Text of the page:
Foodies Guide to Ecuador

Eat your way around…

One of my favorite things about Ecuador is food. Admittedly, it took a while to see past the mountains of greasy white rice served at every meal and look at the rest of the plate. Like many people I know, I’m not fond of white rice and rarely eat it. I’m not a great meat-eater either, preferring seafood. Despite this, I have discovered over the five years I’ve lived here that Ecuadorian cuisine boasts some of the best dishes I’ve ever eaten.

One of the best ways to introduce yourself to Ecuadorian cuisine is visit a local food market. The range of exotic tropical fruits will blow your mind. Crate upon crate of vegetables you’ve never heard of are stacked high, and selling for a song. Magical aromas waft from the kitchens, enticing one to come and eat, even if you don’t understand what you are ordering. One of my favorite food markets is Santa Clara in Quito. Every imaginable food group is covered, from the humble Artichoke to exotic Zapotes, and everything in between.

Wandering amongst the stalls you begin to see the bones in the rich soup of Ecuador’s cuisine. Ignore the mountain of rice. In fact, you can “de-order” it with a simple phrase:

“. . . sin arroz, por favor . . .”

Bananas are a staple food in Ecuador

Bananas are another staple in Ecuador. Boiled green bananas. Fried green bananas. Mashed green bananas. Baked green bananas. Barbequed green bananas. Grilled green bananas. Chipped green bananas. Grated green bananas. Dried green bananas. Then, when they ripen, there are a million other ways to prepare the humble banana. And we haven’t even started on the vast varieties of bananas available; bromiches, dominiques, garrabanetes, chilenas, moradas. After years of rampant banana consumption, I could write a book about how to prepare, cook and eat bananas. I’d call it Going Bananas! Seriously.

While a native of the country cannot imagine a meal without rice, and may even exchange a glance with their compatriots at your supposed lack of appetite, they’ll compensate by putting an extra spoon of food on your plate to ensure you don’t go hungry or, even better, more grilled bananas. Bananas are served with many dishes, as patacones, chifles, maduro, and verde to name a few.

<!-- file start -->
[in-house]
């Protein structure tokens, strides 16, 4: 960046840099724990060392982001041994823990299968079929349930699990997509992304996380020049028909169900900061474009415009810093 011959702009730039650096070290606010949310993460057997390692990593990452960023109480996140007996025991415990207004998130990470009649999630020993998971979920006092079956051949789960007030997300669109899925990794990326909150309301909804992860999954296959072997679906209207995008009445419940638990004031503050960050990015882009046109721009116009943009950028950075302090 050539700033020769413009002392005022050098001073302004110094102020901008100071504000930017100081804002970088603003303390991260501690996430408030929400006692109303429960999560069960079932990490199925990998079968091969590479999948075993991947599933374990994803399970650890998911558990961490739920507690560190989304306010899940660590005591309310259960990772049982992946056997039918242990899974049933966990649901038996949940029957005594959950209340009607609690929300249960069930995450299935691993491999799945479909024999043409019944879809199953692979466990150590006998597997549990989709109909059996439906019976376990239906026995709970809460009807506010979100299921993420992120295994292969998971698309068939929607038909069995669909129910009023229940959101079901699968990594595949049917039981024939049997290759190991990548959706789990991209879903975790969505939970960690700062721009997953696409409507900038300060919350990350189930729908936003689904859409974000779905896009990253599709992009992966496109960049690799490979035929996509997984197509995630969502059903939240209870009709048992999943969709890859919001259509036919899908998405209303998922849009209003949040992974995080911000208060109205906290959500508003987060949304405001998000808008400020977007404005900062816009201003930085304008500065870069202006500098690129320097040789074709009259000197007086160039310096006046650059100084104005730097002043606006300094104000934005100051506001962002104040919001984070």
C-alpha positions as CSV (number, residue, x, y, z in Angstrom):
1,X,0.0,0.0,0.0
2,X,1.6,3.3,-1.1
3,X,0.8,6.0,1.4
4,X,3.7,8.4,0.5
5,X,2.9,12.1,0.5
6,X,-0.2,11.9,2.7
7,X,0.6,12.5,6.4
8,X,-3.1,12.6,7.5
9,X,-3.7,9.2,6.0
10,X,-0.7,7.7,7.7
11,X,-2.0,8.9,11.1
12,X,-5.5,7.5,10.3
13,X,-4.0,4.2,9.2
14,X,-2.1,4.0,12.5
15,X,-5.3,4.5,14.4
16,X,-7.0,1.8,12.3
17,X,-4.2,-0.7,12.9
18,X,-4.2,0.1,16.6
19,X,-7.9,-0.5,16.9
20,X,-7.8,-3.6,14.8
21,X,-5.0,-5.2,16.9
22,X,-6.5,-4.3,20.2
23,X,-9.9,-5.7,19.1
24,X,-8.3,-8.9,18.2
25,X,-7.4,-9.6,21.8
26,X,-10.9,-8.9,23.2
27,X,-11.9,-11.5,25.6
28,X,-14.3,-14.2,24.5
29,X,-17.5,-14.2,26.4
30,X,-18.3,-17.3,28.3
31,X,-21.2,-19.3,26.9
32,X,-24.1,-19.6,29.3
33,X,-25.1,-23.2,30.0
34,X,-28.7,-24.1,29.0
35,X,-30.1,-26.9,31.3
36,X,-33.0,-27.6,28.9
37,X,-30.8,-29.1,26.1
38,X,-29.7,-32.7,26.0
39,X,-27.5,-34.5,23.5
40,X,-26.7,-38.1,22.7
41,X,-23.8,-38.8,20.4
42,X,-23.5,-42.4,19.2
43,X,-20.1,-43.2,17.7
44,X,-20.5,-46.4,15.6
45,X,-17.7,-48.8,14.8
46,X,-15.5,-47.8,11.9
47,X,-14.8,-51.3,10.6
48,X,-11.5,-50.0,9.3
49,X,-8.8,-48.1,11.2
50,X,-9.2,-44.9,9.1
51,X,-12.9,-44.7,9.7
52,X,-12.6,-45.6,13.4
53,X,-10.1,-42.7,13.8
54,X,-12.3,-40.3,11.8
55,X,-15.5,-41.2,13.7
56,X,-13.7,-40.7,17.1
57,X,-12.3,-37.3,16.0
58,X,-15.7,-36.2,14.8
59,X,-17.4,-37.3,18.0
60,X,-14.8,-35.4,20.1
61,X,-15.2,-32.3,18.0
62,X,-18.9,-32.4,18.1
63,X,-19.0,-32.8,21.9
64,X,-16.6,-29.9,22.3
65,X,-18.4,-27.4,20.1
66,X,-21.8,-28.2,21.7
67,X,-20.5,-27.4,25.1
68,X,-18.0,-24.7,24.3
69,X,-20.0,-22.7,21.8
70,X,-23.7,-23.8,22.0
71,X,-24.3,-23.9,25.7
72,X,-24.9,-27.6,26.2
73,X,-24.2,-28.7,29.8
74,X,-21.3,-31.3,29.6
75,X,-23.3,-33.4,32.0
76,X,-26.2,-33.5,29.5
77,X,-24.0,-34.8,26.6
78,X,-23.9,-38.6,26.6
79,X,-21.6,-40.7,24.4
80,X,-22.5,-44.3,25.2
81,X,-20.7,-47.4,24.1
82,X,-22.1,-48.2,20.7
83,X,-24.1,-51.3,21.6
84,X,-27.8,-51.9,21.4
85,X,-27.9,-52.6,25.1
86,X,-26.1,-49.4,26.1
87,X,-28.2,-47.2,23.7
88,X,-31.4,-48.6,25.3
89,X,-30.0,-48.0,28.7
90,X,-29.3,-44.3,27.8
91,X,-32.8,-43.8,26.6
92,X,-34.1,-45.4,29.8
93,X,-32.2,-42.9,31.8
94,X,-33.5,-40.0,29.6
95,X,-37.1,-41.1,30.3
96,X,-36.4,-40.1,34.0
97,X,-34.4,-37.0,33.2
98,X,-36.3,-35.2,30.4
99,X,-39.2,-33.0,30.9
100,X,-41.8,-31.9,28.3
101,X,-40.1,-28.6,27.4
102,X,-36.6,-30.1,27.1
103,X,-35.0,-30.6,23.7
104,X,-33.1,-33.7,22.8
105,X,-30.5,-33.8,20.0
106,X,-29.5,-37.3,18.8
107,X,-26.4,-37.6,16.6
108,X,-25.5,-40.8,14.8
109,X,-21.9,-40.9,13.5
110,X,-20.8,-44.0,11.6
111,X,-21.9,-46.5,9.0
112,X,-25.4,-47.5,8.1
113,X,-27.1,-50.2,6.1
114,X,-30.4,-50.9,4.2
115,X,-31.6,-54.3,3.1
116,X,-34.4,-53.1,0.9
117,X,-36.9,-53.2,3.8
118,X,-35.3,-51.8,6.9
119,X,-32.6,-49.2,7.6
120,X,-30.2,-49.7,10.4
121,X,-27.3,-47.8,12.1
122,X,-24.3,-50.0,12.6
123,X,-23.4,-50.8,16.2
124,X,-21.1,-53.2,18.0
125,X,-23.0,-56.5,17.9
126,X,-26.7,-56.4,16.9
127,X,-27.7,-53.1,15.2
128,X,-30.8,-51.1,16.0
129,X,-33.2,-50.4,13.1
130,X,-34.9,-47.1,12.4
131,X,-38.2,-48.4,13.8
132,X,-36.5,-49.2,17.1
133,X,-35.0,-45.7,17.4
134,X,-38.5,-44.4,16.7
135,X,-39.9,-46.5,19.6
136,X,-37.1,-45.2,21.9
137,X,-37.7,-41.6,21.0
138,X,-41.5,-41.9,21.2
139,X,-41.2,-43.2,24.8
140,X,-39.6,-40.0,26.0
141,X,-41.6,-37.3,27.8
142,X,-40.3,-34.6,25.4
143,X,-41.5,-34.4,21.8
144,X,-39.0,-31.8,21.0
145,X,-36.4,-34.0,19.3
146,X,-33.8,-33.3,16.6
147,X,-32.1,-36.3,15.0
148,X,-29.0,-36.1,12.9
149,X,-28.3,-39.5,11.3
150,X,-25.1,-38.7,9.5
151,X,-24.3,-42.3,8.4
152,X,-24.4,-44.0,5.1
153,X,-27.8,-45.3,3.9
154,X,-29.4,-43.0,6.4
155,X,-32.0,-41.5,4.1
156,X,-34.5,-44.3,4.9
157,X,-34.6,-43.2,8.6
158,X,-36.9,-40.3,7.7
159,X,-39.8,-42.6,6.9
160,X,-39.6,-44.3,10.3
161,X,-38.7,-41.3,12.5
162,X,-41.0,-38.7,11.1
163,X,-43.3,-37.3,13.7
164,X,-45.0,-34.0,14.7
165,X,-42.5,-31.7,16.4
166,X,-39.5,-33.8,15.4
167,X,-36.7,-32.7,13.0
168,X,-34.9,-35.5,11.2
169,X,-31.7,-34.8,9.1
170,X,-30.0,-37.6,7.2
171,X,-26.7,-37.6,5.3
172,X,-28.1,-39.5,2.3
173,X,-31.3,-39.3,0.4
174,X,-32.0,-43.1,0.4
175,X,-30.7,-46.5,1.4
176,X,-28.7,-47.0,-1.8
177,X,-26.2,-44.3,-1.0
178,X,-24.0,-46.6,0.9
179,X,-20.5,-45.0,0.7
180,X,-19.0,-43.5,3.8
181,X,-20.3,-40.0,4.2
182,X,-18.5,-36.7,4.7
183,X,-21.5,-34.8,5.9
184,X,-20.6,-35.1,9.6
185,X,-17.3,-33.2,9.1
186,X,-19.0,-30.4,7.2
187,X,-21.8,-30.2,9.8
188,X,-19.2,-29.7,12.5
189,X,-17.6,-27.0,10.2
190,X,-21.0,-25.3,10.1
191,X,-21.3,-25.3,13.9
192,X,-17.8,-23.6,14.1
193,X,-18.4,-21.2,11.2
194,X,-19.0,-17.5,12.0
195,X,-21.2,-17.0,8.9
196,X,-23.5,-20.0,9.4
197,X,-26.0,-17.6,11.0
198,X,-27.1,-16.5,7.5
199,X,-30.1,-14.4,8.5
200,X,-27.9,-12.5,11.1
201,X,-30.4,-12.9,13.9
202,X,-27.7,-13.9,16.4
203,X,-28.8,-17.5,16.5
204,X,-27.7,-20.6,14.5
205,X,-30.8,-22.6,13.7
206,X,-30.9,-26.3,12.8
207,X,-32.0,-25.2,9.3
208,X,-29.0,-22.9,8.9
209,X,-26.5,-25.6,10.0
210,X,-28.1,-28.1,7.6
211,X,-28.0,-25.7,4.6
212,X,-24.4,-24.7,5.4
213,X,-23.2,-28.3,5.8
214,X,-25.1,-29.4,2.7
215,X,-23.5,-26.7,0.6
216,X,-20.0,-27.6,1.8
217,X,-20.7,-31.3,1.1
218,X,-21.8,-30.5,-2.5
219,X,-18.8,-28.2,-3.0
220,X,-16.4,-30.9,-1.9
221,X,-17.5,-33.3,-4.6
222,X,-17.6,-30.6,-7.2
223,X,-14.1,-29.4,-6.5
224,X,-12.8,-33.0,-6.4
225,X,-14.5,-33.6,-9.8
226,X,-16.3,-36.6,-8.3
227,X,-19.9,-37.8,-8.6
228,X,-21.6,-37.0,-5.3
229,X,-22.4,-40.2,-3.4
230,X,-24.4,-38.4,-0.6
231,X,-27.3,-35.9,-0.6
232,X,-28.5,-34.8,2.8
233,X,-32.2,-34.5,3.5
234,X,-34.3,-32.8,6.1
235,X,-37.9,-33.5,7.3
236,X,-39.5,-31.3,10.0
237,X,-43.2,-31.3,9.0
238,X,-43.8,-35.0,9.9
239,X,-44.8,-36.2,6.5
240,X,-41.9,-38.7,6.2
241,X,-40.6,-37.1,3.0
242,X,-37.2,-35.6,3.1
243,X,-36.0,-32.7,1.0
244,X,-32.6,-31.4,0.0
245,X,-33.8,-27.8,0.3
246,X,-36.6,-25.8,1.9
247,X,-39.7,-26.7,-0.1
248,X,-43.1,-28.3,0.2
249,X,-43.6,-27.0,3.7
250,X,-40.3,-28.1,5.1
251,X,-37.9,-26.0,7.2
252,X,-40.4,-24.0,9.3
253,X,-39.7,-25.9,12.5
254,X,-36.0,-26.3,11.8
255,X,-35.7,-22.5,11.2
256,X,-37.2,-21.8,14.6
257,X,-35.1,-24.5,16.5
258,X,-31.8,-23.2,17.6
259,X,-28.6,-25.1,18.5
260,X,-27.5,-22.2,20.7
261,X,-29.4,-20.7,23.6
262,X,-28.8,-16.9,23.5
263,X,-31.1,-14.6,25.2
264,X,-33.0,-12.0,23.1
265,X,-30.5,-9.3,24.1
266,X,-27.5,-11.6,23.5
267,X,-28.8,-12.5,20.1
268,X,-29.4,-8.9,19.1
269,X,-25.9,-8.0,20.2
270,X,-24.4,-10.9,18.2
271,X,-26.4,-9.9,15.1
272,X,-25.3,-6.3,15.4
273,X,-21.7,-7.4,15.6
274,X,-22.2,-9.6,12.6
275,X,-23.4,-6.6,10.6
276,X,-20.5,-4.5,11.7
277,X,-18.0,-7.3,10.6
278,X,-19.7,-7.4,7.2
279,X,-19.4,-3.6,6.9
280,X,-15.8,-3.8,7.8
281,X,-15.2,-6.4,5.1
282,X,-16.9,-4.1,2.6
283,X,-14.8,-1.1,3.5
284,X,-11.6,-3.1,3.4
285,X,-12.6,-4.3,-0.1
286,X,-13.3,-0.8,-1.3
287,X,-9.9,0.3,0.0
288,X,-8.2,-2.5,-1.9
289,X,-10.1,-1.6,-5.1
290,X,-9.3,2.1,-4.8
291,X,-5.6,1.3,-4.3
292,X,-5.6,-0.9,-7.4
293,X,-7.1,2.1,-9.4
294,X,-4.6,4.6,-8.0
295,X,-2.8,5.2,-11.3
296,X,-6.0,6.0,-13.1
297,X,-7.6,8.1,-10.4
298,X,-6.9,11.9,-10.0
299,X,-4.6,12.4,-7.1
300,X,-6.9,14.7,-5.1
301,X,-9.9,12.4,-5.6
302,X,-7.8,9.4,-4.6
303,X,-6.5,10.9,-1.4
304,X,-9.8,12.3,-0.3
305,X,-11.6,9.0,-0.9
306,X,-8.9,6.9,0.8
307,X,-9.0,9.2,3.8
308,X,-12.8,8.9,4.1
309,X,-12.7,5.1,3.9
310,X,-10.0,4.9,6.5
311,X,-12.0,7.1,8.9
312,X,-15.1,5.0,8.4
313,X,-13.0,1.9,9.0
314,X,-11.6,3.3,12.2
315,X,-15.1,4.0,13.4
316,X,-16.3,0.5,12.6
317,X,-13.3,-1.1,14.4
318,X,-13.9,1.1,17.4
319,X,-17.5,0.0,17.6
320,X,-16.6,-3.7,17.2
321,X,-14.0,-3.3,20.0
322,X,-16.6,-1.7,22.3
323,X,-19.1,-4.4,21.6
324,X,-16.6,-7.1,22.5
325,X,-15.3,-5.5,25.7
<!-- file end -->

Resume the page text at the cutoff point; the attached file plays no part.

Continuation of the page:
One of my favorite dishes is Encebollado: a fresh albacora and yucca soup served with finely sliced red onions and chopped cilantro, accompanied by Chifles: thin banana chips. A squeeze of lime and a dash of home-made chili sauce and breakfast is ready. Encebollado is a popular breakfast soup and there are plenty of eateries to slurp this hearty soup, surrounded by locals enjoying it too.

For me, a vital part of the food experience is getting to know the natives. While you don’t have to eat roasted suckling pigs, barbecued guinea pigs, armadillos in coconut sauce and wild pecari with vegetables if you don’t want to, pulling up a stool at a local eatery can often be more rewarding than the food itself. Apart from meeting some fabulous people, I discovered Muchin this way.

Muchin is a traditional coastal dish, baked bananas and fresh cheese wrapped in a bijao leaf and baked over hot coals. It can be eaten hot or cold, and the wrapper is biodegradable. In fact, food cooked in a leaf rocks! Tamales are up there too: green plantain banana wrapped around a filling of meat, chicken or seafood in a rich tomato sauce. These are wrapped in leaves and boiled. No rice required.

Another of my Top 10 is Corviche: green plantain banana patted into balls with an albacore filling and fried. After it’s cooked, it’s split and filled with salad and mayonnaise or chili sauce. I don’t do mayo, but pile on the home-made chili sauce. If you’re into chili, this is definitely for you! Two Corviche for a cheap and cheerful lunch or a snack is great tasting, nutritious and filling.

When you’re traveling along the volcano belt, vendors selling packets of fried hava beans line the streets. Buy some. These beat the nutritional value out of potato crisps by a long shot and your taste buds will thank you.

This list is far from complete. In fact, each great Ecuadorian dish needs its own post. I’ve not even mentioned Seafood Encocado or 100% cacao organic chocolate yet. Watch this space…

For Foodie Tours of Ecuador, get in touch with Footprints.

Footprints Ecuador

  • Footprints Ecuador: Dedicated Foodie Tours
    Footprints Ecuador helps you custom design and plan your trip to Ecuador, inc. Galapagos Cruises, Island Hopping, Scuba Diving, and also travel on the mainland inc. Otavalo, Cotopaxi, Mindo, Quito, Cuenca & more. Take a Foodies Tour of Ecuador!
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